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Healthy Skepticism Library item: 11870

Warning: This library includes all items relevant to health product marketing that we are aware of regardless of quality. Often we do not agree with all or part of the contents.


Publication type: chapter

Light D.
Basic research funds to discover important new drugs: who contributes how much?
Burke MA, De Francisco A. Monitoring Financial Flows for Health Research 2005: Behind the Global Numbers Geneva: Global Forum for Health Research 2006


The 10/90 Report on Health Research 2003-41 and Monitoring Financial Flows for Health Research 2004 both highlight that “there are still major gaps in our knowledge and in the adequacy of the tools available to improve health and reduce inequities – gaps that are themselves reflections of past failures of health research to adequately address the health problems of a large proportion of the world’s population.”2,3 Fifteen years ago, the Commission on Health Research for Development estimated that less than 10% of the world’s resources for health research (which totalled US$ 30 billion in 1986) were being applied to the health problems of developing countries, where 90% of the avoidable burden of ill-health was to be found.4 Since then, global expenditure on health research has more than tripled, but a large imbalance remains in how it is applied and the closure of the ‘10/90 gap’ has been the focus of the work of the Global Forum for Health Research since its foundation in 1998.

Three themes are developed in the Global Forum reports concerning the pharmaceutical industry. First, the industry “funds almost half of global health R&D,” and consolidation into fewer global giants raises “concerns that drugs that are largely needed for [low- and middleincome country] LMIC ‘markets’ will simply not be developed.”5 Second, research on diseases in high-income countries will have a “trickle-down effect on LMICs, but often these outputs do not address the most pressing health issues in low- and middle-income countries…” Third, the private for-profit sector claims to be the largest investor in R&D globally, and the biggest actors are the multinational pharmaceutical companies. It follows that policy leaders must find ways to induce the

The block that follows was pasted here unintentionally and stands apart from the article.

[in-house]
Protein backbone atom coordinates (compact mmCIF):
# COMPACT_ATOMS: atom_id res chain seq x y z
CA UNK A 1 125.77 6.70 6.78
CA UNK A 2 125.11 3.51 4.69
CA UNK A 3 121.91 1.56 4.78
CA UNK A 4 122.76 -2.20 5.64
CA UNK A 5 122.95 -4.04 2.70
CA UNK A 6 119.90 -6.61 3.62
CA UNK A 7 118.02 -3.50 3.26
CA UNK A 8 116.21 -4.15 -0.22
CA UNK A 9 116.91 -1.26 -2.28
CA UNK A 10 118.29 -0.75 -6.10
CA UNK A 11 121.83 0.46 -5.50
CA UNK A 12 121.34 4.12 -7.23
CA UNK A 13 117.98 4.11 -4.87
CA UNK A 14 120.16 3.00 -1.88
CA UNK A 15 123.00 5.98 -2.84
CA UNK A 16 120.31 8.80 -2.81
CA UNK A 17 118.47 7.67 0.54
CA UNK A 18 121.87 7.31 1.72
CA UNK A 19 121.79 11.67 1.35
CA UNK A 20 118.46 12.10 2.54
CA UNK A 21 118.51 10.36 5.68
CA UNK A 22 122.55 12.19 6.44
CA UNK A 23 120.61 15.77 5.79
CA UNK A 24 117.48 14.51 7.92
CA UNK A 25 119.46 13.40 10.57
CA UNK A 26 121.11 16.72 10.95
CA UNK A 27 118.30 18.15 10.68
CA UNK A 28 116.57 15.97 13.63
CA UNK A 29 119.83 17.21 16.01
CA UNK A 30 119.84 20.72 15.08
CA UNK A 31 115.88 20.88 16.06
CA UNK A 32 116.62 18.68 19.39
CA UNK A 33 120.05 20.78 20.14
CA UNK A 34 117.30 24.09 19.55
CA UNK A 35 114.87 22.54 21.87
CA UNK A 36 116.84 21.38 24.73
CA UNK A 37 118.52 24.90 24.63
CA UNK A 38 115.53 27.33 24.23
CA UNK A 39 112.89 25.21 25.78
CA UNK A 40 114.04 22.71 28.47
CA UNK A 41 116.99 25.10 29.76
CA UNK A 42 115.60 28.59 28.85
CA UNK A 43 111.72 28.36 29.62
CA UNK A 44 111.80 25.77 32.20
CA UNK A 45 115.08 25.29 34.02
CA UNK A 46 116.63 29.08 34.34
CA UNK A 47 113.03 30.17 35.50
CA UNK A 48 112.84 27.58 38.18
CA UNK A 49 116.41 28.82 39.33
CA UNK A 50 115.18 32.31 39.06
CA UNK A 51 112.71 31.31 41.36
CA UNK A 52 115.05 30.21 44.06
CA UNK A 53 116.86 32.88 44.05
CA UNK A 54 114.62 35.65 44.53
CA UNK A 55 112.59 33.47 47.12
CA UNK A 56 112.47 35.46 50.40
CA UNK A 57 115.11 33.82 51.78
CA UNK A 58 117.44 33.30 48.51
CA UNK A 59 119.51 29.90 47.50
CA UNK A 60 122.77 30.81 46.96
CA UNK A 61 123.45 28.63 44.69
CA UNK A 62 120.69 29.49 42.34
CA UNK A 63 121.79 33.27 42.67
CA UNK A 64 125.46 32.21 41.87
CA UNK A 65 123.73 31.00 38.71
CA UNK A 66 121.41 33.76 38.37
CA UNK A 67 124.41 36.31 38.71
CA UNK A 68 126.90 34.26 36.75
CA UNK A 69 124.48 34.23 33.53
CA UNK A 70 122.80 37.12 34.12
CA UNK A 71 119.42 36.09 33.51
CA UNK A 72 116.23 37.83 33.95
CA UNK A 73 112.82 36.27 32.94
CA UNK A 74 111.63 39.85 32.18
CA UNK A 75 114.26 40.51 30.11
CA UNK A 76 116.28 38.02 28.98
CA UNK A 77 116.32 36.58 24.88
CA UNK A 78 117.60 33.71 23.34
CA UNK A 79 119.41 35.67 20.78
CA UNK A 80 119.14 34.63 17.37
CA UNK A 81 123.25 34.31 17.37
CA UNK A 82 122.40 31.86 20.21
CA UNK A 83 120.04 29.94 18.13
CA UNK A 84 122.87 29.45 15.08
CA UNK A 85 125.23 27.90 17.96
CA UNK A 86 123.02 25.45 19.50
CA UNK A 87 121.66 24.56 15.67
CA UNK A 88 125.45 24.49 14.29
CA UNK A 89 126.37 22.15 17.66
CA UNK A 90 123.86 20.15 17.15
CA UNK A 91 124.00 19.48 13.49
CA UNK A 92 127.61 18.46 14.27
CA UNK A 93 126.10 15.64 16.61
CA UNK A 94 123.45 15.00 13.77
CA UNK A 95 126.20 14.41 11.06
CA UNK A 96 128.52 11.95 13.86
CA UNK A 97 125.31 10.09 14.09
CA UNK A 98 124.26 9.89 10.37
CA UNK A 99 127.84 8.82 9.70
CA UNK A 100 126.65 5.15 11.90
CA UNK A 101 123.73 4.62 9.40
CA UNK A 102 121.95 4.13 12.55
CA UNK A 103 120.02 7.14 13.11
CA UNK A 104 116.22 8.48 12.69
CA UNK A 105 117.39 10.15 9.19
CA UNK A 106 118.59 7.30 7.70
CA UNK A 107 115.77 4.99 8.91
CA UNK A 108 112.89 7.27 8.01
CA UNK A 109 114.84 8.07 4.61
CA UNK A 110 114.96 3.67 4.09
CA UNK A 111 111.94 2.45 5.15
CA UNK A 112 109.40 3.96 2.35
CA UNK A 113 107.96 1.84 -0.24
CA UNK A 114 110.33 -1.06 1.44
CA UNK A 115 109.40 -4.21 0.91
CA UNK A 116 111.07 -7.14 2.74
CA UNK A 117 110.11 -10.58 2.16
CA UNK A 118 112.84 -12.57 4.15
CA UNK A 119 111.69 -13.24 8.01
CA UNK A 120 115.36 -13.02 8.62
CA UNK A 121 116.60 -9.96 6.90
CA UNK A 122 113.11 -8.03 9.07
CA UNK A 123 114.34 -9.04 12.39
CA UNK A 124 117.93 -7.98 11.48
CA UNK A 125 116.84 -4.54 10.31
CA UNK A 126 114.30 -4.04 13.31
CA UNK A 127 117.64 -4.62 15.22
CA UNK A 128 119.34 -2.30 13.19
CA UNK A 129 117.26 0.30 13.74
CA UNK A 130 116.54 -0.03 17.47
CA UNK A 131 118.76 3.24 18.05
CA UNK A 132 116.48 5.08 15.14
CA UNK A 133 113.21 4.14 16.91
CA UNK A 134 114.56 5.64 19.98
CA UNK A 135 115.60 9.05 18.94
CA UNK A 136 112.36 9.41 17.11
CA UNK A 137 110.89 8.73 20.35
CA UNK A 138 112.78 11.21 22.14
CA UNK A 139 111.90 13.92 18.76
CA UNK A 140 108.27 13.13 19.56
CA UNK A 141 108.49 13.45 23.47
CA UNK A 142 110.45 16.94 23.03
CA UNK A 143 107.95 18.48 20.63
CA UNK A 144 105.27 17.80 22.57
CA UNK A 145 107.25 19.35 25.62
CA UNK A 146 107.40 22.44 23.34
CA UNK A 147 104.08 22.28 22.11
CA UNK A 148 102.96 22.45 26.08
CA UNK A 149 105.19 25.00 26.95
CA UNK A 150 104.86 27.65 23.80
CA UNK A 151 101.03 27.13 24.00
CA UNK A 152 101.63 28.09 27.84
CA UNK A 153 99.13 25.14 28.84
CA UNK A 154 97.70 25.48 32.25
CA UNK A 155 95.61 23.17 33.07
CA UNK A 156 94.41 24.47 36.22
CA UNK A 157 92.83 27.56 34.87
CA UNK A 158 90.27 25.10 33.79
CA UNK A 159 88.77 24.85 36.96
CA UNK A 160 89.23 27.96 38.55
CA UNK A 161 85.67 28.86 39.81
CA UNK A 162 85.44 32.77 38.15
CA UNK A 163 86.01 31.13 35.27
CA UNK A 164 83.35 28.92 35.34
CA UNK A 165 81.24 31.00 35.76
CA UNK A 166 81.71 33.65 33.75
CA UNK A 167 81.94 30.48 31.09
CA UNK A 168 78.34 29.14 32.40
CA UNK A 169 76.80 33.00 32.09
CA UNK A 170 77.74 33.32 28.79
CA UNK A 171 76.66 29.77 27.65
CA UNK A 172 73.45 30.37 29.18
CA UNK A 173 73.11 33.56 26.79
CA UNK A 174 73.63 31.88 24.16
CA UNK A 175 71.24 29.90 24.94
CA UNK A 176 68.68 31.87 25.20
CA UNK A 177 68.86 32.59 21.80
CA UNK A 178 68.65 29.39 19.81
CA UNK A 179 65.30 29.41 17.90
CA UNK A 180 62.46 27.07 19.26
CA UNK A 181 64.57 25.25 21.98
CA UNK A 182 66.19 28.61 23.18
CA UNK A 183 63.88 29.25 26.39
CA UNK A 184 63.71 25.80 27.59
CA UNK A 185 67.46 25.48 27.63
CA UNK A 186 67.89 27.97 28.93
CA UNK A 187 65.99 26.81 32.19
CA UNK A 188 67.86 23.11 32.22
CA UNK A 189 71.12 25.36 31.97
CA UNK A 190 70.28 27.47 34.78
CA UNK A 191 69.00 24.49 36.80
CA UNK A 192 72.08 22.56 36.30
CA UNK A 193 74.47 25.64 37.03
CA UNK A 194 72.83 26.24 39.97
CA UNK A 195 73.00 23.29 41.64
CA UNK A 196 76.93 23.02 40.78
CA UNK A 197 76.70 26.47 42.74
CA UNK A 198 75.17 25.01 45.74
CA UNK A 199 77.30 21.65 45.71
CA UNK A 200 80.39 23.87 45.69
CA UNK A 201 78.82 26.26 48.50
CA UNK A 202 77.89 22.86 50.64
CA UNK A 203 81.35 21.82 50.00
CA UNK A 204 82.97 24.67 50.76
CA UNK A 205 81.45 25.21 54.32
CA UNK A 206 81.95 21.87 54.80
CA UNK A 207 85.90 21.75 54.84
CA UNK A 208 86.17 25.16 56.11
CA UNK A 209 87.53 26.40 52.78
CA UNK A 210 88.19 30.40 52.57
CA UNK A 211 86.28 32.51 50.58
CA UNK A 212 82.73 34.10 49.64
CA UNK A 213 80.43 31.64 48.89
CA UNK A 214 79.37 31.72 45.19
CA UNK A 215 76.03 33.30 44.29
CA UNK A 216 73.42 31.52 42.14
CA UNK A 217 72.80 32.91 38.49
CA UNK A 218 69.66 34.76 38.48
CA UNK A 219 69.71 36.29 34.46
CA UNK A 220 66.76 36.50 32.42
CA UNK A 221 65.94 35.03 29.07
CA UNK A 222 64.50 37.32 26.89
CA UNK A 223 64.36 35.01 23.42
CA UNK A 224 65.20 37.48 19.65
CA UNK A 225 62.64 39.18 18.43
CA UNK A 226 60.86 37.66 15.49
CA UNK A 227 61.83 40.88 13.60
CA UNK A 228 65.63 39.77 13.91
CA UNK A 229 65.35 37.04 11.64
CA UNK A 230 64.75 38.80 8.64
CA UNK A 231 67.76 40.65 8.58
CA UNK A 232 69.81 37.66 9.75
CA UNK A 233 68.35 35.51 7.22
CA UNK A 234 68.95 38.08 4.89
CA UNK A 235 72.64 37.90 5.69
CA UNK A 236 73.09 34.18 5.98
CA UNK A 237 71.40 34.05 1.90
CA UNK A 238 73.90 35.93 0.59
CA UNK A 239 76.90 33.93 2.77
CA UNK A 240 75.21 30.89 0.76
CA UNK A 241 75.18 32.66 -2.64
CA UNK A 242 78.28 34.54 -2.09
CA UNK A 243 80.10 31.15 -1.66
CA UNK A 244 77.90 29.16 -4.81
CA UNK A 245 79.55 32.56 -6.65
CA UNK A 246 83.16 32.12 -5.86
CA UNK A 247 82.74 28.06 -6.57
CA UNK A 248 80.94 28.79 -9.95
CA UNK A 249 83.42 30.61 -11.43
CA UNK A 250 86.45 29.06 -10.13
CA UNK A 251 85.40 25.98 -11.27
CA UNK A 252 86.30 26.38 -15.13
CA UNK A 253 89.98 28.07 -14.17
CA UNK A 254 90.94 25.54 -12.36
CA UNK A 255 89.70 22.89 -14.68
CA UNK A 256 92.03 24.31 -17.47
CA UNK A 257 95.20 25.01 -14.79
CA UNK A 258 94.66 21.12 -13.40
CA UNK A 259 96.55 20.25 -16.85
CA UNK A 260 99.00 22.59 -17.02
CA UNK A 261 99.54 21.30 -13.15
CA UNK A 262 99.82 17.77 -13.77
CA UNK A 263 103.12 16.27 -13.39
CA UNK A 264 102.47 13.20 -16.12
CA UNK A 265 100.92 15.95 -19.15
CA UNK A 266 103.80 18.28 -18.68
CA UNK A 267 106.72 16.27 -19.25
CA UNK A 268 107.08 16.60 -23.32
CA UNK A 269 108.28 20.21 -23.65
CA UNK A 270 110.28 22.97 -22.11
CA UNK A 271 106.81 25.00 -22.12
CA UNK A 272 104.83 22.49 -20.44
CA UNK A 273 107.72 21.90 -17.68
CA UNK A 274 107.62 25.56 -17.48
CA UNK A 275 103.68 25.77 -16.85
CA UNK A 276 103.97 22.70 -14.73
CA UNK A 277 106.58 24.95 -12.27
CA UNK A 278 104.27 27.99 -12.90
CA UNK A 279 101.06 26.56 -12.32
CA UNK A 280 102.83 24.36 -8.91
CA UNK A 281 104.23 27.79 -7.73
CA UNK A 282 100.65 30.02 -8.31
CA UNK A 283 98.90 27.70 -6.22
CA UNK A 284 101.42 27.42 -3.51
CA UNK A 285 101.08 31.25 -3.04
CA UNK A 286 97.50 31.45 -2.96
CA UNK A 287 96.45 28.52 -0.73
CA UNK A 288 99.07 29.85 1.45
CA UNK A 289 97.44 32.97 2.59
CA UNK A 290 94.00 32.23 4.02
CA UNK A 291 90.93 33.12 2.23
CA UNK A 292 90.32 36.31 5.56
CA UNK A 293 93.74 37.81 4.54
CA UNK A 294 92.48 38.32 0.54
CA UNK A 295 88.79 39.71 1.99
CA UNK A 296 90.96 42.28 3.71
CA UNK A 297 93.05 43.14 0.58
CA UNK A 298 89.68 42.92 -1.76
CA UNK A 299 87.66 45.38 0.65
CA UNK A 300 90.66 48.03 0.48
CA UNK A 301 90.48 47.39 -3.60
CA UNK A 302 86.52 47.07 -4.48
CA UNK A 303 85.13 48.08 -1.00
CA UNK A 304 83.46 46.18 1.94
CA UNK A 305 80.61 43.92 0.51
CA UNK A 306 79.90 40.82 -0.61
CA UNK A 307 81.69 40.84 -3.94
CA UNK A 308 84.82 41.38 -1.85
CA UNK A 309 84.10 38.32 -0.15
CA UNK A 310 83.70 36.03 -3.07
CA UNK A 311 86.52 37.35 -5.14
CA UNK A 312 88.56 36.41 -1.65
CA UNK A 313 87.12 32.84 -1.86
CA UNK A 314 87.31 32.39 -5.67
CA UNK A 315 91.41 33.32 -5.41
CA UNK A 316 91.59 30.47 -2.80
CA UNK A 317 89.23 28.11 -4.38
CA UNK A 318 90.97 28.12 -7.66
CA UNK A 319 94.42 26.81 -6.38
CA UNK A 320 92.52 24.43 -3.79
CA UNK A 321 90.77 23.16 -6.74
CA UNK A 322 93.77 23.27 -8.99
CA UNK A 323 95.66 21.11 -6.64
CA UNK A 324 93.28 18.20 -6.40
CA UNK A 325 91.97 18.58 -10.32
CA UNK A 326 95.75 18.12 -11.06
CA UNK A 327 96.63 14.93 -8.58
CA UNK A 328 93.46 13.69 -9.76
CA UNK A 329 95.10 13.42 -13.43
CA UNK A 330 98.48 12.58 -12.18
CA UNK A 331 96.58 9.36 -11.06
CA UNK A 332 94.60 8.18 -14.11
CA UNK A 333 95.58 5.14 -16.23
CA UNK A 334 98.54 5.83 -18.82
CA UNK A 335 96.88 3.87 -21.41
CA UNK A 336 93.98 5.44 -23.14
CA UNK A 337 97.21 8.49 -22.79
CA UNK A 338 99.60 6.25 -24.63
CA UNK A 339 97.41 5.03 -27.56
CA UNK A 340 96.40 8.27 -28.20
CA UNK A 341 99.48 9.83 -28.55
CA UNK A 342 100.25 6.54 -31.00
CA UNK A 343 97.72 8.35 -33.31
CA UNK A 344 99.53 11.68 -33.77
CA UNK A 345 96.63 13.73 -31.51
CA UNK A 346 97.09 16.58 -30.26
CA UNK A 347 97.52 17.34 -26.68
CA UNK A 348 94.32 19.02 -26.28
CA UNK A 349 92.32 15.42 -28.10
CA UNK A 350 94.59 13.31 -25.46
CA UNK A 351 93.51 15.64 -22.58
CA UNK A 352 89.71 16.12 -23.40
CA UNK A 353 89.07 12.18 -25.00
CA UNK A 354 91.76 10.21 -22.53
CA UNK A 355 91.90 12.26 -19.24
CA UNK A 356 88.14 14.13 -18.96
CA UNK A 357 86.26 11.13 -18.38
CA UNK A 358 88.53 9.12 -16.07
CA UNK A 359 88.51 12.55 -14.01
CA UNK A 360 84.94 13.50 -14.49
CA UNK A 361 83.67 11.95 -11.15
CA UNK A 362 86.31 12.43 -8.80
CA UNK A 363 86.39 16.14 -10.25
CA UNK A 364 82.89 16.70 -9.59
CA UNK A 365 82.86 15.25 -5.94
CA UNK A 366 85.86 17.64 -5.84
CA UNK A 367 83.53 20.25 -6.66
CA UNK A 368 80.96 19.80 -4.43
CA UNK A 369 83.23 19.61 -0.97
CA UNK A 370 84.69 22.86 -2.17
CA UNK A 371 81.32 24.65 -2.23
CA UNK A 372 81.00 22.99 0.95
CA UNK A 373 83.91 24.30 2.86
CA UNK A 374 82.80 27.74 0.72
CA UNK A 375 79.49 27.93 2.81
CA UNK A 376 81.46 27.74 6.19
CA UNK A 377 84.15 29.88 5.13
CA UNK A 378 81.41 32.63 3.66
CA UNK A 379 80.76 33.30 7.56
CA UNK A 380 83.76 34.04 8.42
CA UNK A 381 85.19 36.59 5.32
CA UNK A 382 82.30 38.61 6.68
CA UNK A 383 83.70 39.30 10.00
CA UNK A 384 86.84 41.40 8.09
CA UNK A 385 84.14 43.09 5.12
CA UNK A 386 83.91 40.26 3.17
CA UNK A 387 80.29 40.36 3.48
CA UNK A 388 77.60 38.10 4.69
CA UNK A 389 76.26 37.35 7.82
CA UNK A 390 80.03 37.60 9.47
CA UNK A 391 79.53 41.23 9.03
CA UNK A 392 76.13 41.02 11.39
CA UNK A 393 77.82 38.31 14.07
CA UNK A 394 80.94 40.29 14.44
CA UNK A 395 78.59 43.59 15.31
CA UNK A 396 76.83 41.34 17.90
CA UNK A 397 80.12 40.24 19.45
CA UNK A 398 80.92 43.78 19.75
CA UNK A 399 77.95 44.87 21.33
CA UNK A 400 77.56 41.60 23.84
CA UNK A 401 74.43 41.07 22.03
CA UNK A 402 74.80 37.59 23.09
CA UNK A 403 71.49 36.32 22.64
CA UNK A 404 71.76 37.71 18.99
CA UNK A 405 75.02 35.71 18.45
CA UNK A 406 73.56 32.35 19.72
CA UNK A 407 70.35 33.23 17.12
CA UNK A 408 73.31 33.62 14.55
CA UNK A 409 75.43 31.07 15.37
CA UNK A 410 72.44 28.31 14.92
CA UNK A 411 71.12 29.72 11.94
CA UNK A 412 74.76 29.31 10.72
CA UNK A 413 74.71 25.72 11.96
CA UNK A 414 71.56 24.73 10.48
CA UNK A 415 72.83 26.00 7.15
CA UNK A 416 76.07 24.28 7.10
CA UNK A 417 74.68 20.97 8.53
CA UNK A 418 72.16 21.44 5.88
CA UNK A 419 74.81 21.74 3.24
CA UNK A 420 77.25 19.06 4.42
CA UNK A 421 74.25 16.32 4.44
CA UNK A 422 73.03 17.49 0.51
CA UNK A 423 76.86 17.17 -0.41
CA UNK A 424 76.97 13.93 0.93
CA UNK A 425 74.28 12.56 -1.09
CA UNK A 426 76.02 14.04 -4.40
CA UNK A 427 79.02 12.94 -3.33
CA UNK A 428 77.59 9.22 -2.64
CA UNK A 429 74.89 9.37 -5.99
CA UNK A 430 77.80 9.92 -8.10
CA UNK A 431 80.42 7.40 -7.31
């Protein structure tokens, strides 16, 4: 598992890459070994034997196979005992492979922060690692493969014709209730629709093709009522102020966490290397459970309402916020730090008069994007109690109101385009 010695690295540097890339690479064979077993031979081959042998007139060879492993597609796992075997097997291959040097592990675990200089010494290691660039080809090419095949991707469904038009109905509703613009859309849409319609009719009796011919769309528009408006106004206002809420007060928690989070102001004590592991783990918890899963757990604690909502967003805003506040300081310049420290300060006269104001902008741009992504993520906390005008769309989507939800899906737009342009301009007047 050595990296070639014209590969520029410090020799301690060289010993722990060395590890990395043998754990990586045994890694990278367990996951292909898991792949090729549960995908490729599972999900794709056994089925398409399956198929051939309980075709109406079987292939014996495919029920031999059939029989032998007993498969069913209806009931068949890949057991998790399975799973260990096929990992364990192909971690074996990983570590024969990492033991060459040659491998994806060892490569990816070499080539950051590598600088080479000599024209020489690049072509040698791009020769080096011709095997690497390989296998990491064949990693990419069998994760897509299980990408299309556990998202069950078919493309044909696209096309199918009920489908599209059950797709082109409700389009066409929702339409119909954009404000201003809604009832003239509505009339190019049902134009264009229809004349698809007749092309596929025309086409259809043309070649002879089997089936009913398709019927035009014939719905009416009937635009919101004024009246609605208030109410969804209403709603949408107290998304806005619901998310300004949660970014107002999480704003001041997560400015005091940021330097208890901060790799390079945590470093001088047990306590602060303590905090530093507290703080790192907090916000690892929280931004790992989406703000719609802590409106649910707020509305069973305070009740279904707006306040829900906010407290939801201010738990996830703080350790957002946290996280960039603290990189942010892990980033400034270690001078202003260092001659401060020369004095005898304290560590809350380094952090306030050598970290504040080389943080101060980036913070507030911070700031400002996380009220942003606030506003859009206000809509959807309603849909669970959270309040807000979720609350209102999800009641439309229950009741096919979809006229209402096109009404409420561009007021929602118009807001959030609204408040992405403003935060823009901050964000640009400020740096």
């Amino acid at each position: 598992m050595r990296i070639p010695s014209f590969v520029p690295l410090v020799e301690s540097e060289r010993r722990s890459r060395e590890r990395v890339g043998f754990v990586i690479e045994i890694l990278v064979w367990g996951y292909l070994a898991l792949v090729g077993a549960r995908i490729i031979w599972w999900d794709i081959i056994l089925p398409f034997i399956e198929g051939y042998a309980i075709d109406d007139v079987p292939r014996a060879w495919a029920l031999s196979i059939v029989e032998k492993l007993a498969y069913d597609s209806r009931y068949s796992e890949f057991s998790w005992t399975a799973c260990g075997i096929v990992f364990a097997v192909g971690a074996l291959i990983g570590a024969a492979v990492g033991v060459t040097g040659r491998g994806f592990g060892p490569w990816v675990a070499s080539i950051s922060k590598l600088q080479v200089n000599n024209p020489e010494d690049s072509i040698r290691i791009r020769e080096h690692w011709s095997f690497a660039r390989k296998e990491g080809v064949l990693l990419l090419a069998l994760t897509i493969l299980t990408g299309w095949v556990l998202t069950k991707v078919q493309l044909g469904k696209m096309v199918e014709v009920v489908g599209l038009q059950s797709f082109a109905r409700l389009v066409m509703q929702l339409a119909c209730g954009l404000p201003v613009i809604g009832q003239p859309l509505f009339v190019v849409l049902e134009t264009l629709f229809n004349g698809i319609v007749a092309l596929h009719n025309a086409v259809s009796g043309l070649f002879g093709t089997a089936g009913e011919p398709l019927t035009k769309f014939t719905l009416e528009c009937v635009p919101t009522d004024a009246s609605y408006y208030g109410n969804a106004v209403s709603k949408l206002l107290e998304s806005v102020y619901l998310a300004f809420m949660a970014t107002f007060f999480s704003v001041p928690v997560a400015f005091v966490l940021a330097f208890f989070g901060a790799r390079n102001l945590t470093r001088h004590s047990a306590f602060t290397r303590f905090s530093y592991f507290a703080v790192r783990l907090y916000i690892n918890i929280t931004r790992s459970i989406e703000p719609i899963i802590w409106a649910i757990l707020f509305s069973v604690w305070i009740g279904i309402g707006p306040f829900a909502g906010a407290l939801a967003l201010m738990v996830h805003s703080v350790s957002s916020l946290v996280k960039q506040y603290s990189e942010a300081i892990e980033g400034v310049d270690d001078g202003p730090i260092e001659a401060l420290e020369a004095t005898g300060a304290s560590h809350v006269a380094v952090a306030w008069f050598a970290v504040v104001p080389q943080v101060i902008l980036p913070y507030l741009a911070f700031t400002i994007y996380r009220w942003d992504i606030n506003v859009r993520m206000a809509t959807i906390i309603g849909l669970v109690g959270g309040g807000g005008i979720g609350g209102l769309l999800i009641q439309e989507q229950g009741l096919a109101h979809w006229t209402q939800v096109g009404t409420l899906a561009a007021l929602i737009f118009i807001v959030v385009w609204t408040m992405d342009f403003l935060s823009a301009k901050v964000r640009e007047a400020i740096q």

multinationals to do more research and development for diseases prevalent in LMICs to rectify the prevailing imbalance. This is the central focus of such new tools as advanced purchase commitments (APC) proposed for getting multinational companies to do research to discover new vaccines.6,7

This report focuses on basic research to lay the groundwork and discover new, effective drugs and vaccines. Equally important are applied, translational research to turn a discovery into an appropriate drug for human consumption, and development through trials to establish with greater confidence the safety and efficacy of a drug-candidate. All three elements together constitute one, albeit substantial, part of the larger landscape concerning research for health. This report uses information from a number of sources including industry critics to offer evidence that governments and the public provide the lion’s share of funds for basic research to discover new drugs and vaccines. Realizing the public’s role opens the door to new ways of thinking about how to close the
‘10/90 gap’…

The role of basic research

What matters is significant therapeutic gain

Global shares of basic research

Industry contribution to basic pharmaceutical research

Redirecting basic pharmaceutical research to greatest need

The new landscape of basic pharmaceutical research

Redirecting public funds to maximize new drugs

Complementing research with guaranteed purchasing


Full text available from U Penn Center for Bioethics site


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What these howls of outrage and hurt amount to is that the medical profession is distressed to find its high opinion of itself not shared by writers of [prescription] drug advertising. It would be a great step forward if doctors stopped bemoaning this attack on their professional maturity and began recognizing how thoroughly justified it is.
- Pierre R. Garai (advertising executive) 1963